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In the first picture, 1,500 representatives of the United Nations meet in the Assembly Chamber of the Luxembourg Palace built between 1615 and 1620 for Maria de Medici under the direction of Solomon de Brosse. The ambience is admirably suited to an event of such magnitude. The very natural order itself requires that places where great events take place be full of good taste, dinstinction and brilliance.

And that is what is found there. This can be seen in the woodwork, colonnade, the simple and noble lines of the tribune and table of the presidency and the solemn bearing of the grand marble figures that illuminate the ambiance with the splendor of centuries of culture and glory. One sees force, majesty, grace and wealth. In a word, everything concurs to make one judge this place worthy of a gathering of world representatives.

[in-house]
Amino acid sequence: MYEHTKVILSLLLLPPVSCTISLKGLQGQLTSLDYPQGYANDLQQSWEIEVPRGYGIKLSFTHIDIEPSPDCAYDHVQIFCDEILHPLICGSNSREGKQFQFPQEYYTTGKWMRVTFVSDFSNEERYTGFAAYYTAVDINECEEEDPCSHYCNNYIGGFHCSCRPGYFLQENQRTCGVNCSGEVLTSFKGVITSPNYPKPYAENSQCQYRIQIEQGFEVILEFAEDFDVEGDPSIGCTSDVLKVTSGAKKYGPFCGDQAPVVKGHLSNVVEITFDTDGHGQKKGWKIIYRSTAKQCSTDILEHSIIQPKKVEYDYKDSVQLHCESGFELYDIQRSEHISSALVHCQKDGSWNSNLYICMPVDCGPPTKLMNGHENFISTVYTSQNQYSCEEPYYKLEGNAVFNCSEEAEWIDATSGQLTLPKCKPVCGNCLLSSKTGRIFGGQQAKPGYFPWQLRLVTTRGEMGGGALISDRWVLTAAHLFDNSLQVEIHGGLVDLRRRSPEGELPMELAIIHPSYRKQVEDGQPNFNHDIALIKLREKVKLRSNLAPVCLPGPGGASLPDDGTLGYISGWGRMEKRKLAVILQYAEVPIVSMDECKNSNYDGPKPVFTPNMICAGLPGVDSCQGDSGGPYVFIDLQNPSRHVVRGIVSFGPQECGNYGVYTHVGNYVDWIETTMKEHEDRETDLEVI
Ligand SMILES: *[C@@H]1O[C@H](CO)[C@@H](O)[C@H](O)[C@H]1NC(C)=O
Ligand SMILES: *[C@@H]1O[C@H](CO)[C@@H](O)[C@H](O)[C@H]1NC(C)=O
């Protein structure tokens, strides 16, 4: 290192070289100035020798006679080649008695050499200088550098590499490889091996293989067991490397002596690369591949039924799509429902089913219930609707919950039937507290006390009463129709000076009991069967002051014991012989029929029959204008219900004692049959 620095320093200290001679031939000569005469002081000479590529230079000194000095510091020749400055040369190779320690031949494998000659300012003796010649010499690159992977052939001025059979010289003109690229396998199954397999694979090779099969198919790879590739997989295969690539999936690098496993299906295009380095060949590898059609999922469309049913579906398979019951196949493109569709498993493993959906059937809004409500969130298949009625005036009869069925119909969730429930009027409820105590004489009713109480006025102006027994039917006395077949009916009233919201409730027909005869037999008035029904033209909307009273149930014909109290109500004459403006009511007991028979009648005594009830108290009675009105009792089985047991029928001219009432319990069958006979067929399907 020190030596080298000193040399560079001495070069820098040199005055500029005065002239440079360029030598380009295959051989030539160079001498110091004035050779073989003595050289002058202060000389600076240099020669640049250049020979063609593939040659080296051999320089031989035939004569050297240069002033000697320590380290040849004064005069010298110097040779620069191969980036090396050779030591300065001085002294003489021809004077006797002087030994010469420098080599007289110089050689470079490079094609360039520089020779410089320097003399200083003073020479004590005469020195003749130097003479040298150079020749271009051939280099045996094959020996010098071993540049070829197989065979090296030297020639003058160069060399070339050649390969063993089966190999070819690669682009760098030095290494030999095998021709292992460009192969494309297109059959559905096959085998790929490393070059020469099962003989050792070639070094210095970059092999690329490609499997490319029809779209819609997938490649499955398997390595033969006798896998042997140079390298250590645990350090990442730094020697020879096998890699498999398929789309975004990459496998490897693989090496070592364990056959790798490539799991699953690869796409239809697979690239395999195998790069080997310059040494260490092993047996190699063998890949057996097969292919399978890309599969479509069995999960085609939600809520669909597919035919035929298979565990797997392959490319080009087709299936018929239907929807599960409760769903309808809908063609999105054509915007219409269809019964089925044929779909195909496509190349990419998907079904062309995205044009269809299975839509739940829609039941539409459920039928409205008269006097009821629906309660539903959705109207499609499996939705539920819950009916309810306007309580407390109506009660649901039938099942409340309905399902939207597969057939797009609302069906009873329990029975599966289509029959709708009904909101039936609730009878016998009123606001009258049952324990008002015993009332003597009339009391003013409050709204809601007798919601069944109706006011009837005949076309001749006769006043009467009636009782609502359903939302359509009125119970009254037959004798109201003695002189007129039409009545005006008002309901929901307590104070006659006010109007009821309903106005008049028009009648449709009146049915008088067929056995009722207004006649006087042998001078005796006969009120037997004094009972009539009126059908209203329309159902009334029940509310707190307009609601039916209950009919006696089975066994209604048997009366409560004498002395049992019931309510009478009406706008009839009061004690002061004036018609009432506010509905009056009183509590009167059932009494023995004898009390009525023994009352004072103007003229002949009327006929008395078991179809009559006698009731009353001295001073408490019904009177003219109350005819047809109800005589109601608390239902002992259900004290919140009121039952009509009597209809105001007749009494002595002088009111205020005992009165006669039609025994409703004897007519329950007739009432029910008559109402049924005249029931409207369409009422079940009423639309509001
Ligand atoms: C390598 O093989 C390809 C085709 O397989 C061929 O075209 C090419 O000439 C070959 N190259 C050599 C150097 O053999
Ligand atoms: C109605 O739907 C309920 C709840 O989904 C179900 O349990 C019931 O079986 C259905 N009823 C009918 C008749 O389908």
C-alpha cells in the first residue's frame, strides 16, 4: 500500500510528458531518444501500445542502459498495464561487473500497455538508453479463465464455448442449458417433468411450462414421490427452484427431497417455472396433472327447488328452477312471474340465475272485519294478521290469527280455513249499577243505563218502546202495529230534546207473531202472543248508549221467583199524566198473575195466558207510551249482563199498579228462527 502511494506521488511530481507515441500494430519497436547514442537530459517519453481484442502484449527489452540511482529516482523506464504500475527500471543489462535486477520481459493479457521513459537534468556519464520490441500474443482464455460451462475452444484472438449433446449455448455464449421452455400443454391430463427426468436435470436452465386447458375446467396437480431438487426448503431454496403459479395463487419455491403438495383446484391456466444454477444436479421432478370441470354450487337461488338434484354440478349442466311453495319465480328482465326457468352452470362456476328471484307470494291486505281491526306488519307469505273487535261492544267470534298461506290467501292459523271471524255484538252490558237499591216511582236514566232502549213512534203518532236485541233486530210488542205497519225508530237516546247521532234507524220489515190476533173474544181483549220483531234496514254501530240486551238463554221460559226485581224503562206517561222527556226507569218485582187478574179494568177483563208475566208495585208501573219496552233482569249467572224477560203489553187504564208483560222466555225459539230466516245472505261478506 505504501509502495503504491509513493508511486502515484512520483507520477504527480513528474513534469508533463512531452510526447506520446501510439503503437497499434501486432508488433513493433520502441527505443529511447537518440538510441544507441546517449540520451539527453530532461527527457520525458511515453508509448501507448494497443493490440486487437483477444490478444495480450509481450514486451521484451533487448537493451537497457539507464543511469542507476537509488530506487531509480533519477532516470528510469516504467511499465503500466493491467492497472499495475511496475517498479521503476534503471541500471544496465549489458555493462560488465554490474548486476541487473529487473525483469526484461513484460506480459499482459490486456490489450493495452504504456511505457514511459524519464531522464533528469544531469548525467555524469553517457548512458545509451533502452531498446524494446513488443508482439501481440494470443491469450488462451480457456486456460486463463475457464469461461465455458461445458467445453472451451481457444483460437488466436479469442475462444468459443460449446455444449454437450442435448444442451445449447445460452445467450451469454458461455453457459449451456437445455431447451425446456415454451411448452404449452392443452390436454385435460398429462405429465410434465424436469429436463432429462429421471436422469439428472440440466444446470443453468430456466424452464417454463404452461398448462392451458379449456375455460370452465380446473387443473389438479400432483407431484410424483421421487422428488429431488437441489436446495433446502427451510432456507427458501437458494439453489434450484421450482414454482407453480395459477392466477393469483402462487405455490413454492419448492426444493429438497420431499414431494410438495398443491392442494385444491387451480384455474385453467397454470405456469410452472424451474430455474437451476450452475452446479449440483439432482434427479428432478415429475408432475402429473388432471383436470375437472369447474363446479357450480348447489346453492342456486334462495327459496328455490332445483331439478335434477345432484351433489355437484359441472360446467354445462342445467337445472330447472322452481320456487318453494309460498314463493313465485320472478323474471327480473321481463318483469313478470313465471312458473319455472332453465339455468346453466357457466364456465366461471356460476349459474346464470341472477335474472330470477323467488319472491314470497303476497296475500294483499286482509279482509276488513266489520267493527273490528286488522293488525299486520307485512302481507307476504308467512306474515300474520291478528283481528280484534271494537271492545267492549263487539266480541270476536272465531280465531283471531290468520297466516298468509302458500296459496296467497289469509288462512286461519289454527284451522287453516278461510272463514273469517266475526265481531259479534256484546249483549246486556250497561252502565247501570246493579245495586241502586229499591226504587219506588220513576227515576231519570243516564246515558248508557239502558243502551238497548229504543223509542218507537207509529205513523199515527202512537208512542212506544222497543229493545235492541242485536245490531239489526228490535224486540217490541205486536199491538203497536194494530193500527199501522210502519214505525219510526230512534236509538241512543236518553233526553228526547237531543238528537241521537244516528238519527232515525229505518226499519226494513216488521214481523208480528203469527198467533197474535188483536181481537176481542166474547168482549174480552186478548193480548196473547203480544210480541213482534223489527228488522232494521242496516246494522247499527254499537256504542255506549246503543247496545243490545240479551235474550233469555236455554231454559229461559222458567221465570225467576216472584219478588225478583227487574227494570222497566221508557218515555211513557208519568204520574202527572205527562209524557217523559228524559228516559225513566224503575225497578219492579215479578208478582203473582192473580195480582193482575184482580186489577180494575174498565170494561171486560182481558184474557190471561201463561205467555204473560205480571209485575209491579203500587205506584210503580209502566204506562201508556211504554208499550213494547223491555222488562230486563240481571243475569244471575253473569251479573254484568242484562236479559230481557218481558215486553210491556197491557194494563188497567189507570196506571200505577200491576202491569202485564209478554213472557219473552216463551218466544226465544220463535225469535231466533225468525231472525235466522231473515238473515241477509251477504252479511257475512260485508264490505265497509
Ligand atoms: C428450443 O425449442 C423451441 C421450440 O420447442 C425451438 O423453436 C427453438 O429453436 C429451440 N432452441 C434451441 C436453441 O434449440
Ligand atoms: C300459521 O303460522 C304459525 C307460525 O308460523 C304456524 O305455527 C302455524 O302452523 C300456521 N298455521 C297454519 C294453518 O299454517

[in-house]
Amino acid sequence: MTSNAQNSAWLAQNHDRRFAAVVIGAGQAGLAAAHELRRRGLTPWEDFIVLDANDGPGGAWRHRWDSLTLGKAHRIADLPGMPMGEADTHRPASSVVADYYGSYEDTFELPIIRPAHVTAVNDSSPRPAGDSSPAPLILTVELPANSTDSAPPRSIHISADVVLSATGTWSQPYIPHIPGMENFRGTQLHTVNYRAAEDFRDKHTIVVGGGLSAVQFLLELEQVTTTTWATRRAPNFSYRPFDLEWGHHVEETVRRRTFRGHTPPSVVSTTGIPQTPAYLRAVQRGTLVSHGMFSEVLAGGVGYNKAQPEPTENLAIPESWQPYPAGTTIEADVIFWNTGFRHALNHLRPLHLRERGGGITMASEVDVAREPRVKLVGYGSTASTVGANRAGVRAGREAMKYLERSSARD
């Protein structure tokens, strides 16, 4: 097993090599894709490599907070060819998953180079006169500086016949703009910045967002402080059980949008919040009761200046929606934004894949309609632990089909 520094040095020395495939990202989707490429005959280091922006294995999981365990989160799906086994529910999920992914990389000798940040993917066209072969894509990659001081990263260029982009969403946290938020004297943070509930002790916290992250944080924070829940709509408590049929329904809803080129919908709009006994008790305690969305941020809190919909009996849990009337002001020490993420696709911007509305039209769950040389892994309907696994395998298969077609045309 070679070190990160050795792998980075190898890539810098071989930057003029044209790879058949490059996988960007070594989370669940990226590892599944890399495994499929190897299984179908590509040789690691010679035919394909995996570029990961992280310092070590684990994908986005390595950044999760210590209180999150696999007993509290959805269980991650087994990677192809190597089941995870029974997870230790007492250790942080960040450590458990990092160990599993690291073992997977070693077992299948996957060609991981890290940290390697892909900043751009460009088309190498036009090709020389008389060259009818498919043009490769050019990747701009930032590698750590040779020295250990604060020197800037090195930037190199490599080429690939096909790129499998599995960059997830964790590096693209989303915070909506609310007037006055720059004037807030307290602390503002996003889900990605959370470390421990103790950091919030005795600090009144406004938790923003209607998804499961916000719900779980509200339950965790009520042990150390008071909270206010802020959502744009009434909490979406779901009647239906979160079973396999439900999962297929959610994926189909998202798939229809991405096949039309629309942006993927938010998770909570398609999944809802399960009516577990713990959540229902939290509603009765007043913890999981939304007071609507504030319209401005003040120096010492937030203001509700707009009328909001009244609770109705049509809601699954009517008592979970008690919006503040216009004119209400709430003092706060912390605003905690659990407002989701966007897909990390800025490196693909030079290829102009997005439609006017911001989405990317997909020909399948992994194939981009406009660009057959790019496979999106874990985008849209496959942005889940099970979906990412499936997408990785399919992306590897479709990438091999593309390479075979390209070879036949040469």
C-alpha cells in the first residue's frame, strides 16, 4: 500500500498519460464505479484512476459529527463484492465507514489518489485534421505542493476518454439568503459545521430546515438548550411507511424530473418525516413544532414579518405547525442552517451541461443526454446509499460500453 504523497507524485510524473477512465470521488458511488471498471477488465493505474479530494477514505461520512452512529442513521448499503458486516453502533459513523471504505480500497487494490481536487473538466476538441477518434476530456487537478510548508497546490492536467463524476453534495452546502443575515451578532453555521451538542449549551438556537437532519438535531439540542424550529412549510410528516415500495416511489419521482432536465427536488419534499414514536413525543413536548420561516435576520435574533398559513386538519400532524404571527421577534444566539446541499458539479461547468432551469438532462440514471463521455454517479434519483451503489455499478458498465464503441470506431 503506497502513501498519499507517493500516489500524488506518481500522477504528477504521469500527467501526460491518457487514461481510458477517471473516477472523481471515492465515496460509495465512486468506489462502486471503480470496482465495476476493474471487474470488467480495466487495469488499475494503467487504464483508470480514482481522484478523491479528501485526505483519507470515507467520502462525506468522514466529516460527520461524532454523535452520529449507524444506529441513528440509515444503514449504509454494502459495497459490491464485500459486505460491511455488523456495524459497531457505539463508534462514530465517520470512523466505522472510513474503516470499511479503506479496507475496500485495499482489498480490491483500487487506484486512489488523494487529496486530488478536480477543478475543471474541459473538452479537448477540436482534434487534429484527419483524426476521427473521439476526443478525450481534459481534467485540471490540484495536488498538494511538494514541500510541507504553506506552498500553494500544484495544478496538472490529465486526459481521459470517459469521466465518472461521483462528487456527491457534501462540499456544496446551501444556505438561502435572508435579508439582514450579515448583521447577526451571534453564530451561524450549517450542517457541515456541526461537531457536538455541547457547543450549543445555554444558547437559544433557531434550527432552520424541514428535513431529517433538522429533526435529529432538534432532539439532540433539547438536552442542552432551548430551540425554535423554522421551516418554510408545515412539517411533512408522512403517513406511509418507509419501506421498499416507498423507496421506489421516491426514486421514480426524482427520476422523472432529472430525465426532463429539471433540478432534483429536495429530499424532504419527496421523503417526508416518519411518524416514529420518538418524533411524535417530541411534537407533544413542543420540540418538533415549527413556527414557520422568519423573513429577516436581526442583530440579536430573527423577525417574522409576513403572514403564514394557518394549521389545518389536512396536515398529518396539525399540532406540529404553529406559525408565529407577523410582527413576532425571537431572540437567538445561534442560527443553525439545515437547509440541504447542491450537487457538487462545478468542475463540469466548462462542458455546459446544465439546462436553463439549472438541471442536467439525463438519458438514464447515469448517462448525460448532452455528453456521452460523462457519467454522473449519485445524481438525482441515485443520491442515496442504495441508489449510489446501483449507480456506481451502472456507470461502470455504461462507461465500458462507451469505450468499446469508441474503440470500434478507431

* * *

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Are these the brutal, crushing sinisterly cold forms of a criminal tribunal? Or is it a table for police interrogations, over which floats implicitly but heavily the threat of a concentration camp?

By no means. This is the tribune of the UN designed in accordance with a certain type of modern taste. On his feet, Andrei Gromyko, delegate of the USSR turns heavily toward the President, Percy Spender, to whom he declares that Russia will not sign the peace of San Francisco.

Such is the level to which a certain “artistic” schools have reduced modern life.

In the Luxembourg Palace, the composition of the ambience took into consideration, not only the material and technical conveniences, but mainly the spiritual ones, by satisfying everything that the human spirit might require for the acts for which the hall is destined. It is a decoration made by men who believe in an immaterial soul. The tribune in which Gromyko speaks denies everything to the soul. It completely ignores the soul. It was constructed only in function of material conveniences. In a word, it is typically materialistic.


(*) The preceding article has been translated and adapted for publication without the author's revision. –Ed. American TFP.